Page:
Rushlee laughs a lot. This time she’s laughing at herself, again: “I'm far more nervous for tonight than I am for the bloody World Champs!” After already completing her prescribed daily gym and road sessions, she’s on the rollers warming up and getting ready to join the rest of the riders for the Te Awamutu club’s track night at the Avantidrome.
“I've said this before and people think I'm crazy but T.A. racing is some of the hardest racing I've ever done. You don't ever peak for it, you just turn up and do it. Racing the guys, in the rain, on the tough chip seal roads, it’s some of the best race training you can get. But I'll give it to them tonight, I’ll just get in there, don’t really care, nothing to lose. Just fun!” she says, laughing again.
Combining racing for the New Zealand track squad with racing for the US-based UnitedHealthcare Pro road team, it would be fair to say Rushlee has a busy life, but one she has in common with her husband, Adrian Hegyvary. Uniquely, the couple both race for the same road team as well as racing for their respective national track squads, although the two often find themselves on completely different timetables. “We'll go to a crit and although we only race for an hour and a half we don’t even see each other because we're on different squads, different races and different schedules. Even when we travel with the track it's really luck of the draw.”
Together they split the year between Cambridge and their US home in Asheville, which is nestled in the mountains of North Carolina. “It’s really good training there, too. There’s tree covered mountains all around but we only live at 800 metres so they are not snow covered all year. The vibe is really chilled, it’s a craft beer and culinary capital with an awesome music scene. It’s just cool, it’s like a little oasis.” But it’s also the racing that draws her to the States every year. “People say you haven’t made it until you go to Europe, which I don't necessarily think is fair because it’s totally different racing. Don’t get me wrong, I've done the Spring Classics, and Europe is definitely hard, but racing at altitude or across a desert in America is not easy riding either; it’s just different. With UHC we are able to pick and choose what races we do. We race all the big races in America and choose the ones suited to us in Europe: Quality not quantity.”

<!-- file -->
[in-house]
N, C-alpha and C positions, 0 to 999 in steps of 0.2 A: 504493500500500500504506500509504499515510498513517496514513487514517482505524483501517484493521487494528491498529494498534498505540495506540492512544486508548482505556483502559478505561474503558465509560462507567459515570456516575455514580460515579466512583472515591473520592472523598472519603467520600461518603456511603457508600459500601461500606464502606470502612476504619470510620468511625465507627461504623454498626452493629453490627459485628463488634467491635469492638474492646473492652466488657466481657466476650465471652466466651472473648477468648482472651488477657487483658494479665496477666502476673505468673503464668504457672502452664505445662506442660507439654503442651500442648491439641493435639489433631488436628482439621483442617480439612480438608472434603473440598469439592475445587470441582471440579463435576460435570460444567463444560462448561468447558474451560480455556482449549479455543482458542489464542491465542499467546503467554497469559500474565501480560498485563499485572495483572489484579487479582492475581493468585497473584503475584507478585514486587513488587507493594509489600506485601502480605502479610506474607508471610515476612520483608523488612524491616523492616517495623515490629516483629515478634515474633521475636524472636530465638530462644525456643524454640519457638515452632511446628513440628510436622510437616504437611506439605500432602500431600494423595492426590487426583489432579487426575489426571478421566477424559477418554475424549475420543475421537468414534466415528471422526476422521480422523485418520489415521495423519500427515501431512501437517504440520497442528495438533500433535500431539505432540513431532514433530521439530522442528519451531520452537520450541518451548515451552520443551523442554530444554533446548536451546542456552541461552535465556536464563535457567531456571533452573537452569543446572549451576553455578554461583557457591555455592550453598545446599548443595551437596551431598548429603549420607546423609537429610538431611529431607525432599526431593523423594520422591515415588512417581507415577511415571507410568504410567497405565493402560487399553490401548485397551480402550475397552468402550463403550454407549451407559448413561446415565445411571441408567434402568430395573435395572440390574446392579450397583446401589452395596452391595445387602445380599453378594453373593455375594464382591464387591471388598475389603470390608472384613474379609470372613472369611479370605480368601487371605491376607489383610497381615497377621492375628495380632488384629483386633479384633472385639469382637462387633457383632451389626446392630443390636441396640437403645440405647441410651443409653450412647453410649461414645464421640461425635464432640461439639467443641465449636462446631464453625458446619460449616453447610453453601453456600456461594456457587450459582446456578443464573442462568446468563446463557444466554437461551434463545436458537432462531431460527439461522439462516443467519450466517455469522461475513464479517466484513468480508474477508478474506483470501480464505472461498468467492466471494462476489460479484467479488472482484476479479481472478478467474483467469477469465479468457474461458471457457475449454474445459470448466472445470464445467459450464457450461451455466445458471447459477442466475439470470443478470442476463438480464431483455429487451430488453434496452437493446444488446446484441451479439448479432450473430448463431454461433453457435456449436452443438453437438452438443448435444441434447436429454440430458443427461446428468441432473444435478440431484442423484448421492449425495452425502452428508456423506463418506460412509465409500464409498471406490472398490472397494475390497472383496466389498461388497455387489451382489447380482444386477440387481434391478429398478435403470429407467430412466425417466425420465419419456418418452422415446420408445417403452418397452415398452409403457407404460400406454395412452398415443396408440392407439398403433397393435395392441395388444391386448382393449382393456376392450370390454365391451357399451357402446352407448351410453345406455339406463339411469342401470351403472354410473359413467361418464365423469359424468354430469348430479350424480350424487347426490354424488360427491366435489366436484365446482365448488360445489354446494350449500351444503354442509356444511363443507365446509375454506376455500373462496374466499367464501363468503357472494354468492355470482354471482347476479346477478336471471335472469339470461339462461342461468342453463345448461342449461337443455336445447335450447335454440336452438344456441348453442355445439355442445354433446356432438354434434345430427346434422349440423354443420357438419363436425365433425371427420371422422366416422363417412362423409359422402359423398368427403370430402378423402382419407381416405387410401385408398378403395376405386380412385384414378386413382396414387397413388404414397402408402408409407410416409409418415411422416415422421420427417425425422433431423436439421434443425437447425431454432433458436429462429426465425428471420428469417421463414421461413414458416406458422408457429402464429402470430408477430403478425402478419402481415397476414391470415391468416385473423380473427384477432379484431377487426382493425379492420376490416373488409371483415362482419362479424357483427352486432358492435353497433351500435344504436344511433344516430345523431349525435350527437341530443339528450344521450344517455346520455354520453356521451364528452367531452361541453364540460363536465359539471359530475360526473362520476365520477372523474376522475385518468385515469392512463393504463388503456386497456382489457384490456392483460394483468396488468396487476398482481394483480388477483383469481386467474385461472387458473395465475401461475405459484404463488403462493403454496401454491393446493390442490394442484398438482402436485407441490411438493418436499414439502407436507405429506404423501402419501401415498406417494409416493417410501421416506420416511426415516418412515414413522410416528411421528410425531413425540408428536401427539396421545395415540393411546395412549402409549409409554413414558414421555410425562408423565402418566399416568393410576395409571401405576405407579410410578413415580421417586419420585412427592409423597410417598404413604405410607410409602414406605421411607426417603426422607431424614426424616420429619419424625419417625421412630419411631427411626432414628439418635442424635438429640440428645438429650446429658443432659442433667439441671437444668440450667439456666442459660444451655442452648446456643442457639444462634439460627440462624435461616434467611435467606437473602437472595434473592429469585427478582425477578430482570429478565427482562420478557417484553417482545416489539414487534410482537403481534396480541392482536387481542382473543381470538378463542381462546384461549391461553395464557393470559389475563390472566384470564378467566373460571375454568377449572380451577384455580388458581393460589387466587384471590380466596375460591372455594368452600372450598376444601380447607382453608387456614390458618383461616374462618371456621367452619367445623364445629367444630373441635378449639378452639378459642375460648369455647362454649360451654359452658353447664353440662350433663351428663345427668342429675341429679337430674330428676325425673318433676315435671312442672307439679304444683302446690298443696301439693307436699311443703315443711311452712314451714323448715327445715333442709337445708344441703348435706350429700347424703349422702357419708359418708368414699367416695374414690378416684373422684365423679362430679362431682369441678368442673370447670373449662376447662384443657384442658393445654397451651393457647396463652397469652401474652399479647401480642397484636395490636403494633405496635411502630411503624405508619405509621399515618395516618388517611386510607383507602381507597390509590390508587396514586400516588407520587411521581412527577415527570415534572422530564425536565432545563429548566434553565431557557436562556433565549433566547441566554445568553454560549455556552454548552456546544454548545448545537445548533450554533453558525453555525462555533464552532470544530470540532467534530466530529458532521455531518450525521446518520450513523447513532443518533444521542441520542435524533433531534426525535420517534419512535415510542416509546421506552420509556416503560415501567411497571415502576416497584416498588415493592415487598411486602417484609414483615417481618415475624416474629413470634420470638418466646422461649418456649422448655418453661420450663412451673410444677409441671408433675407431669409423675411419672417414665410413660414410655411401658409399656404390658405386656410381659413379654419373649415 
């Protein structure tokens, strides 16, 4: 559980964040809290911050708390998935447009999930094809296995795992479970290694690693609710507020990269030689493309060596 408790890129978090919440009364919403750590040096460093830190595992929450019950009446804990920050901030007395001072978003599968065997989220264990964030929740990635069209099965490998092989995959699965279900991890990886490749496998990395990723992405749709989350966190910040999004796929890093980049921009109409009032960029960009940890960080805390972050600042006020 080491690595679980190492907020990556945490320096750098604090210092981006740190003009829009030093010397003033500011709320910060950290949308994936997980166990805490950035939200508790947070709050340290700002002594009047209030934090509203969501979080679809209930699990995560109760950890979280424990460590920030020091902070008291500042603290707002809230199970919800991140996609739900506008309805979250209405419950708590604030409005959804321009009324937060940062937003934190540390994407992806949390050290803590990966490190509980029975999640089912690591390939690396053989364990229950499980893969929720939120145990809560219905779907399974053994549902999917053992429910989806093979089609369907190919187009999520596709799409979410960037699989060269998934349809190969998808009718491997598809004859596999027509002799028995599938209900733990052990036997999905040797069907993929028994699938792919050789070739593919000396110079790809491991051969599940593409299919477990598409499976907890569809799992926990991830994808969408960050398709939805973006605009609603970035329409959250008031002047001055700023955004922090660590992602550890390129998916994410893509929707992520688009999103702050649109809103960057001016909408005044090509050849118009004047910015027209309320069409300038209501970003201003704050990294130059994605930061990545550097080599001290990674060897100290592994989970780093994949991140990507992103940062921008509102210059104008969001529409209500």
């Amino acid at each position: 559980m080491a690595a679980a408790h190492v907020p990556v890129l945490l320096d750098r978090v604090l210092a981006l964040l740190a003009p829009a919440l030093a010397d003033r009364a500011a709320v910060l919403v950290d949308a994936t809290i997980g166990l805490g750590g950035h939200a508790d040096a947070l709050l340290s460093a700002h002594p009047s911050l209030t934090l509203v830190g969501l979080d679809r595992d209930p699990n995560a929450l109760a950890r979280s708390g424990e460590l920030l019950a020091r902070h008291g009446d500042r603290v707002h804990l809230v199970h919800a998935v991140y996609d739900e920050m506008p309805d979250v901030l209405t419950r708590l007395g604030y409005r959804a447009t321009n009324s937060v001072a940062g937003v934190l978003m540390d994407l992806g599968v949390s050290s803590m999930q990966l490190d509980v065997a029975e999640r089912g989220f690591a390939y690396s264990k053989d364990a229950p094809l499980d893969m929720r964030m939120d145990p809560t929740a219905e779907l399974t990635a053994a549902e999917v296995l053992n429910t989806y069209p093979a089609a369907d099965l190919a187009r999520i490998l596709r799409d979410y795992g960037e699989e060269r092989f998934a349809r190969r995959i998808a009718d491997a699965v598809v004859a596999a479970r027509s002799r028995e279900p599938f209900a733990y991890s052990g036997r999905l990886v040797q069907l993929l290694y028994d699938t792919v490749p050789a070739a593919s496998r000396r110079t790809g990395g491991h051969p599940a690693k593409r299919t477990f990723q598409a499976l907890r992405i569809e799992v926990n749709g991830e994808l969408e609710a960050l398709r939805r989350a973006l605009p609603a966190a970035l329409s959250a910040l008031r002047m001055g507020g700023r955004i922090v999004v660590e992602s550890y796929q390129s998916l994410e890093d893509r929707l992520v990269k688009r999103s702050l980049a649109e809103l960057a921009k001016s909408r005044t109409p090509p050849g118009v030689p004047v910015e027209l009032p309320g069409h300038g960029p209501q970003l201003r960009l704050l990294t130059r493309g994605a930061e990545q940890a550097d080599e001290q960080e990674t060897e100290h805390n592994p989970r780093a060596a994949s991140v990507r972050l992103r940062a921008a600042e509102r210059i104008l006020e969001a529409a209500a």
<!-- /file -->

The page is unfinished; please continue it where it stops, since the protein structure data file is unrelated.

Indeed, UHC showed their depth of quality during the 2017 Tour of California. Although squeezed out of the race lead (by a heartbreaking one second) on the last day by UCI World Tour winner Anna van der Breggen and her strong Boels-Dolmans team, they still took the team and the mountain classifications, with Rushlee awarded the most courageous rider on the last day. “I think they felt sorry for me because I literally sat on the front of the peloton for two whole days,” she laughs, “But my teammate Katie Hall was in the yellow jersey and leading by one second over Van der Breggen, so it was like a UHC-Dolmans battle. It was so fun and it was so intense, there was yelling and it was really aggressive but it was cool. I was just thinking, 'Stuff you, you think you're going to come here and win easily and boss these American teams around. Nah, we’re going to fight for it!' And it was fun to give it to them, some of the most fun I've had on the bike; challenging and fighting for position all the time.”
It’s this kind of take-it-to-them fighting spirit that’s earned Rushlee multiple national titles; looking through the history books, in fact, it’s hard to find a year she hasn’t been national champion since she started racing at age thirteen. The first and only woman to rack up four national road titles, this current national criterium champion notched her elite first win back in 2009: aggressive racing and tactical know-how come naturally to her. “I just create opportunities, I've always been like that, always. When you're in the race and the race is happening and you're just attacking or following wheels and the race is moving and flowing you are just so in the moment. It's so awesome that feeling, racing like it's instinctive.”
With three Commonwealth Games and two Olympic Games under her belt, let’s say she is one of the more experienced members of the New Zealand squad. “Yeah. I'm now the oldest on the track team. It's official,” she laughs, but Rushlee clearly has no inclination to back off just yet. Indeed, her tone changes when she speaks of her future, a more mature and seasoned Rushlee steering her focus toward exploring what she is ultimately capable of, determined to hone her strengths for even more success.
“I feel like I'm really in a good place now, free to choose what I really want to focus on. So I think in the next few years you'll see me maybe do [fewer] events but I'll be choosing my challenges and then going after them.
“I definitely don't think I have reached my potential yet, reached the top of me yet. I don't know what that top is but I feel I still have more. And that is exciting,” she beams, her passion obvious, “And that is what still drives me.”
Words & Images: Russel Jones & Tim Bardsley-Smith
This first appeared in Volume 6 print edition of the New Zealand Cycling Journal. Subscribe Today.